Union Station blends history with fun

Sunday, January 5, 2003

Dear readers,This week's trip is to Union Station in St. Louis.

A massive, Romanesque-style building, designed by architect Theodore Link in 1894, was once the largest and busiest railroad terminal in the world. In 1976, the Saint Louis Union Station was designated a National Historic Landmark. After an extensive $150 million restoration, the facility reopened in 1985 with a hotel, shops, restaurants and a lake ... all under one roof.

Today, the Grand Hall features a barrel-vaulted ceiling of unsurpassed gilt work, stained glass over its entrance, scale models of trains and statues. Visitors can discover the station's past and present with a self-guided walking tour through one of the nation's most significant rail stations and restoration projects. Additional activities are featured throughout the year, including historic and refurbished train displays, children's entertainment, sports events and exhibits.

Across from Union Station is Aloe Plaza and the magnificent Carl Milles Fountain, with an elaborate bronze sculptural piece representing the meeting of the rivers.

St. Louis was established as a trading post on the west banks of the Mississippi River in 1784 by a French fur trapper named Pierre LaClede. Business was good from the beginning. Soon the village became the center of commerce with furs as the main source of exchange for goods.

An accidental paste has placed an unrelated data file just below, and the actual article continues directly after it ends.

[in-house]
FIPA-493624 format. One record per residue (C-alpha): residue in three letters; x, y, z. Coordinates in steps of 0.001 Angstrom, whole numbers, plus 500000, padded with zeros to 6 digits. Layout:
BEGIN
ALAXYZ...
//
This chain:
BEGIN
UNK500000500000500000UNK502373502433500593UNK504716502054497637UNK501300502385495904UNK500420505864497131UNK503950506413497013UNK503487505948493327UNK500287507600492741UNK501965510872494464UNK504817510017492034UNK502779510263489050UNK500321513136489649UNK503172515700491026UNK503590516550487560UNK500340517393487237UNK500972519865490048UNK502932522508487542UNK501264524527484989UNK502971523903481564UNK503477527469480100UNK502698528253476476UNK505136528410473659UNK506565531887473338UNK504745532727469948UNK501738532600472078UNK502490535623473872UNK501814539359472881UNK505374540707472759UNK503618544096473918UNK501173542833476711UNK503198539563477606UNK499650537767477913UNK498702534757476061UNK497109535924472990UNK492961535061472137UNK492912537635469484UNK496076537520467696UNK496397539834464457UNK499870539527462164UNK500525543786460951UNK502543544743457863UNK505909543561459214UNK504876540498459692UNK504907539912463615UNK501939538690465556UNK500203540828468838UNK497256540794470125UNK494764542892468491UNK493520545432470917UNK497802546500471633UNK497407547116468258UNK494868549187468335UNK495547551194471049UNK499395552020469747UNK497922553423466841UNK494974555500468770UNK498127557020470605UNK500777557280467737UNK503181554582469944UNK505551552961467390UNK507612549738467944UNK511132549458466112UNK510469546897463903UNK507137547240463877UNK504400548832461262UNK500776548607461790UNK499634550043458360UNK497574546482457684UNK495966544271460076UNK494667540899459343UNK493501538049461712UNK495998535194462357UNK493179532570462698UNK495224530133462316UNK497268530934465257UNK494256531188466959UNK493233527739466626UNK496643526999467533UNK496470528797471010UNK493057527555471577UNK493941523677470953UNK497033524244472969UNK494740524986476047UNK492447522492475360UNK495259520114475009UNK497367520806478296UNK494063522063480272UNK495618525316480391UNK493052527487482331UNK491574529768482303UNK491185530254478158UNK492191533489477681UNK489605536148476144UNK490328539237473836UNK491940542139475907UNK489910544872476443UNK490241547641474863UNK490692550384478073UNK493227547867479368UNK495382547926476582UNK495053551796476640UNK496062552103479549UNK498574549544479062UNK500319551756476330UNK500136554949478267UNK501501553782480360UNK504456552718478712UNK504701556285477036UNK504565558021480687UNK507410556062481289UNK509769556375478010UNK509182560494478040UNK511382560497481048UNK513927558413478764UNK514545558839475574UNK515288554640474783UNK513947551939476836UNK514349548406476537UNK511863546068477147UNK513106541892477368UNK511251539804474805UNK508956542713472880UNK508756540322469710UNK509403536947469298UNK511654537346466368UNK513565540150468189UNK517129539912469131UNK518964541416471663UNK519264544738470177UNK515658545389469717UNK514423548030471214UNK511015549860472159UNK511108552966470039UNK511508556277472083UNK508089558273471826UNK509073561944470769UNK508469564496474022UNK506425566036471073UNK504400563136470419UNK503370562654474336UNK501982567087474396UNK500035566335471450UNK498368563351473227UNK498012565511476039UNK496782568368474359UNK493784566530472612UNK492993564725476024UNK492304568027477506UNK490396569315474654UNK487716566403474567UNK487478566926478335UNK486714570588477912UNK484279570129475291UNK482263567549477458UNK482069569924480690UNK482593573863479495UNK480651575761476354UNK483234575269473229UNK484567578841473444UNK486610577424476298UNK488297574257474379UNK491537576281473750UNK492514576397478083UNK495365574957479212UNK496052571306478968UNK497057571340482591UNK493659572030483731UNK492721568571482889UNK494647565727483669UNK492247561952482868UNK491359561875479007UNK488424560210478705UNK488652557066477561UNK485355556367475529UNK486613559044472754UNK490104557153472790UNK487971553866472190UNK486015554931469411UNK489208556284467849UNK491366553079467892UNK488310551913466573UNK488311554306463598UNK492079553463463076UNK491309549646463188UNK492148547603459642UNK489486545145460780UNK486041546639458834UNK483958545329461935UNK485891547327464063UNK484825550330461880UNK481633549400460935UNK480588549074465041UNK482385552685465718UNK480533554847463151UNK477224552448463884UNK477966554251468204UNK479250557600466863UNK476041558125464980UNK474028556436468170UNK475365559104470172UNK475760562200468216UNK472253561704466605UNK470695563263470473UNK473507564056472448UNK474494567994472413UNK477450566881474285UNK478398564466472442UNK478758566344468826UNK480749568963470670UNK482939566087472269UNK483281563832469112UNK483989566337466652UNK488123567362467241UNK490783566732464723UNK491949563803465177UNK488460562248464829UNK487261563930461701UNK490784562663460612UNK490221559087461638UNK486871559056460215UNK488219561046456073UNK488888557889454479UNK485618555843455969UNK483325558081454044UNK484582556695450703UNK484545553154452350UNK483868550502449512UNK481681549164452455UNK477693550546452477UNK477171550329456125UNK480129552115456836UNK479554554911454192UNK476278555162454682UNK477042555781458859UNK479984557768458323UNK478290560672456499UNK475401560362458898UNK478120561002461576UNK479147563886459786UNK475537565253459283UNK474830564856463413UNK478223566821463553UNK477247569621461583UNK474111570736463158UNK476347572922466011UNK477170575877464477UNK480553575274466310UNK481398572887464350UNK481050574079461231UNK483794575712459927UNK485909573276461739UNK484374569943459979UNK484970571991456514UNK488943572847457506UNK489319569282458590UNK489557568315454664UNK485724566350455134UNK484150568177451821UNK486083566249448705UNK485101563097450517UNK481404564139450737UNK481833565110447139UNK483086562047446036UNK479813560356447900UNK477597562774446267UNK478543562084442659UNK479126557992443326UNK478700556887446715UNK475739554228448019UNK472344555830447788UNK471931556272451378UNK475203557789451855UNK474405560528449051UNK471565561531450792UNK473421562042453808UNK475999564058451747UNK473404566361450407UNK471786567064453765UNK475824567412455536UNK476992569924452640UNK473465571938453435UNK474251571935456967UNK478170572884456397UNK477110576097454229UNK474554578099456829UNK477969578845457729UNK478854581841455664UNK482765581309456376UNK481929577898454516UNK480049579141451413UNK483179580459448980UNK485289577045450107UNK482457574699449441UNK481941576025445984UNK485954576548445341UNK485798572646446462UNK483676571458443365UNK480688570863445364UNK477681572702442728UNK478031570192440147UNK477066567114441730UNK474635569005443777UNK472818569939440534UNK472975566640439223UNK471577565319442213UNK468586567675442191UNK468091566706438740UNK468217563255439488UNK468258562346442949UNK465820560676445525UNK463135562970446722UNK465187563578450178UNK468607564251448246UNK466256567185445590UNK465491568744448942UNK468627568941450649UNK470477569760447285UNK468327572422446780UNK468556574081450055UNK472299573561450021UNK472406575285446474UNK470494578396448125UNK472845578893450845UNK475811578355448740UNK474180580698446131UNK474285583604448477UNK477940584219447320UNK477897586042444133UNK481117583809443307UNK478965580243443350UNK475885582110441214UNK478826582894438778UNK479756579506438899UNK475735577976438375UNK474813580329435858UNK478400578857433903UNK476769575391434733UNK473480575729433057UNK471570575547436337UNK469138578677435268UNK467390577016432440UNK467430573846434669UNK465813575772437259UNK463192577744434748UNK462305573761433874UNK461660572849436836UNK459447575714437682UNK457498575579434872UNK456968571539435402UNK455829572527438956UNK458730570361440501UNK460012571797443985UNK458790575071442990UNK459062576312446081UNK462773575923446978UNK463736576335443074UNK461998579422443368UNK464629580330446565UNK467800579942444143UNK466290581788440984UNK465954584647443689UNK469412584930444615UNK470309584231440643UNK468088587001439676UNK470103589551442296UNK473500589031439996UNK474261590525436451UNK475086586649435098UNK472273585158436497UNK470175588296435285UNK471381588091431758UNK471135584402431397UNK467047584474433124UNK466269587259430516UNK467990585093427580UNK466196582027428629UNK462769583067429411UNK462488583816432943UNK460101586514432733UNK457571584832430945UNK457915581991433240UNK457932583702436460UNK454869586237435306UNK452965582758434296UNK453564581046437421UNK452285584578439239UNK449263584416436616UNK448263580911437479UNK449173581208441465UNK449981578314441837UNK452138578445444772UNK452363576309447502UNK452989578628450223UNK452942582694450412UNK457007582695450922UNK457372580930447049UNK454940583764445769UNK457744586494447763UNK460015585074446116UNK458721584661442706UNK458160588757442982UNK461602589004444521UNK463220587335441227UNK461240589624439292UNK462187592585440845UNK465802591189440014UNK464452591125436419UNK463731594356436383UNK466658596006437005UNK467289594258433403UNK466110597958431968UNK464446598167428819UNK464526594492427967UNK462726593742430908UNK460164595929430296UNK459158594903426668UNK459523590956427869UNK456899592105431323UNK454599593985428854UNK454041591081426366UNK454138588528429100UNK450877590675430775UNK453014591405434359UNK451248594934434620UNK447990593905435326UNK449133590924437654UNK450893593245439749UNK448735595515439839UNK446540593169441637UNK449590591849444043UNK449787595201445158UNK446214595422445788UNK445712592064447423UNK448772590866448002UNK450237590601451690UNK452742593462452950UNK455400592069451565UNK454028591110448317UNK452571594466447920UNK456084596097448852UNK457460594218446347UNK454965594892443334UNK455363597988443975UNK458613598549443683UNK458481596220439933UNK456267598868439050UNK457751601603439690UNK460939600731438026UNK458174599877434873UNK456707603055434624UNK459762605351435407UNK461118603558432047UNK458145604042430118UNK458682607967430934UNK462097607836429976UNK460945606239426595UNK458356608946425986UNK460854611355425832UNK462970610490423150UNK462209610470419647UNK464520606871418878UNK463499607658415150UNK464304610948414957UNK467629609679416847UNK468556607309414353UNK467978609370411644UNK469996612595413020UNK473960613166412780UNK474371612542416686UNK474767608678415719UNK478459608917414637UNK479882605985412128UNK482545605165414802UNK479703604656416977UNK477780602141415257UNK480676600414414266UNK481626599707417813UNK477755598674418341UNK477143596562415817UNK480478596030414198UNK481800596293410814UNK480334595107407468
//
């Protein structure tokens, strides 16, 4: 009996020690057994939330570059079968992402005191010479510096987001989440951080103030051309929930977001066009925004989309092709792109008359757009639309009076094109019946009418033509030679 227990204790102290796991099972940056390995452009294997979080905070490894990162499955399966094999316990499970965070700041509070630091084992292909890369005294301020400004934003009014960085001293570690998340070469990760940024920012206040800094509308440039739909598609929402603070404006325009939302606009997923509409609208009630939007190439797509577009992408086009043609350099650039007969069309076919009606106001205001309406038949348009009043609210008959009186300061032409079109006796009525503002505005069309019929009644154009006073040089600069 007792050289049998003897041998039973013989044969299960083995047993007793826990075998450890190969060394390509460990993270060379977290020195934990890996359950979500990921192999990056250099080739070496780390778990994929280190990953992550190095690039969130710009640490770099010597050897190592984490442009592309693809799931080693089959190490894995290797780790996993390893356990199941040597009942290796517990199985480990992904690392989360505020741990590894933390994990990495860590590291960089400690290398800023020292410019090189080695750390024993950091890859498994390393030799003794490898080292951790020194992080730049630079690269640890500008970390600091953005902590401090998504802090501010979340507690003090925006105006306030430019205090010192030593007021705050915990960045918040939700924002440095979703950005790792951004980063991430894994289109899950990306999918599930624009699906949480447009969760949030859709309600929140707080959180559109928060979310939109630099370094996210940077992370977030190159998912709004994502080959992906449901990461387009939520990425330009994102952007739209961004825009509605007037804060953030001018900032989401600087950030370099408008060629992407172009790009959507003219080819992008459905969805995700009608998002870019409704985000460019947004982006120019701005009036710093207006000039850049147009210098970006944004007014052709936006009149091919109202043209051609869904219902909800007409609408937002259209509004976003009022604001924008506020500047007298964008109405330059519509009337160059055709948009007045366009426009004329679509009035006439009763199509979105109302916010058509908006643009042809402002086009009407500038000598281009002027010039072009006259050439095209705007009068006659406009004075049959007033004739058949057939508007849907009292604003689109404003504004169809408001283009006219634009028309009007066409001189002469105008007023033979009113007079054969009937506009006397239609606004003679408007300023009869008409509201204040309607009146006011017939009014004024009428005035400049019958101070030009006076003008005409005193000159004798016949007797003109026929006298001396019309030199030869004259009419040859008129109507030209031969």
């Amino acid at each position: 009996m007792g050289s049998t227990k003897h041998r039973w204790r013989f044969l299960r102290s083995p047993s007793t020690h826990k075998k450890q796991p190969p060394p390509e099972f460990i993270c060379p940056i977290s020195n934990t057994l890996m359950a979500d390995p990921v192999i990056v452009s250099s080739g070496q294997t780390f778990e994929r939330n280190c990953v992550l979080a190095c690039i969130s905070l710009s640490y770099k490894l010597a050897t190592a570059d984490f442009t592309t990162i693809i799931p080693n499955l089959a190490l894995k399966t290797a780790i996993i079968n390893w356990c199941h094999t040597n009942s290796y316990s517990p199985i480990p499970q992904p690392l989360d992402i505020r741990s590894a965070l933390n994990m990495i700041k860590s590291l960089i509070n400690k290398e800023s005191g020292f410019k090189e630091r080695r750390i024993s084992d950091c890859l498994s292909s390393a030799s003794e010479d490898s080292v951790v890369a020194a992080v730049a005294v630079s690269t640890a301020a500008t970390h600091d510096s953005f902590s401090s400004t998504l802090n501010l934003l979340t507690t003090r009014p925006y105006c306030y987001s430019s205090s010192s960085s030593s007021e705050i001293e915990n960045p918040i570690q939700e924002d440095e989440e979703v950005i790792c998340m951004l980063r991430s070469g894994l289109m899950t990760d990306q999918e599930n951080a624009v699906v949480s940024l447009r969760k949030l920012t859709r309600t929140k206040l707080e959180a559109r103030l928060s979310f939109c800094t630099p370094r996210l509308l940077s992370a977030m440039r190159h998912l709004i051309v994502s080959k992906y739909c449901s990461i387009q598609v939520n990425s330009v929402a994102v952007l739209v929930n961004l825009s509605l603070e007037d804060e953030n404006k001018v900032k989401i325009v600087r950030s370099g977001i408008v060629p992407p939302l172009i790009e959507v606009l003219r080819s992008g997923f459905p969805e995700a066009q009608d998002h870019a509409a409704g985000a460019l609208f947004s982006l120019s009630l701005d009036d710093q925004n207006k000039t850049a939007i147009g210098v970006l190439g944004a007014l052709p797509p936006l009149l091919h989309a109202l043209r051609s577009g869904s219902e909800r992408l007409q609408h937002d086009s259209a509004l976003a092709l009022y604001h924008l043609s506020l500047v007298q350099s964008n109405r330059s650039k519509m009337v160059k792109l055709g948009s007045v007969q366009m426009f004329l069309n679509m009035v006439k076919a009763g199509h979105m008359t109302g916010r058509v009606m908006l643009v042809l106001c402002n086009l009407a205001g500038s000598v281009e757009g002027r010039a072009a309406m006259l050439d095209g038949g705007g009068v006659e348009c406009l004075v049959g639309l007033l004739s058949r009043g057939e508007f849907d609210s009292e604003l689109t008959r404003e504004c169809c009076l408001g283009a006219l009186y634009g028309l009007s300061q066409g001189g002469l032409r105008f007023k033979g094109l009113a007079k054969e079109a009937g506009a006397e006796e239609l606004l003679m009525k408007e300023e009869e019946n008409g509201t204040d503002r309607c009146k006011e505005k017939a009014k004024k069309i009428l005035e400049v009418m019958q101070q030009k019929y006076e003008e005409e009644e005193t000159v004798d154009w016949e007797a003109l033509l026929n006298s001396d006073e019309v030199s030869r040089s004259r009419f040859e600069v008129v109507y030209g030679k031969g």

Today, elements of old St. Louis remain in Laclede's Landing, a nine-block industrial area that once housed companies producing coffee, leather goods, mattresses, tobacco, whiskey, candy and machinery. The historic area is located north of the Gateway Arch. At night, horse drawn carriages and live music add to the downtown atmosphere. Nearby, sightseeing excursions and gaming boats offer additional choices for entertainment.

How to get there

Go to St. Louis on Interstate 55 and keep going until you can see the Arch. Turn left on Market Street, which is right by the huge church beside the Arch. Union Station is located at 1820 Market Street, between 18th and 20th Streets. The historic building is north of I-64 and just four blocks west of the Savvis Center. The landmark is within walking distance of Busch Stadium and the Gateway Arch.

Send your suggestions or ideas to Bill Coomer at P.O. Box 699; Cape Girardeau, Mo. 63702-0699 or e-mail him at bcoomer@semissourian. com.

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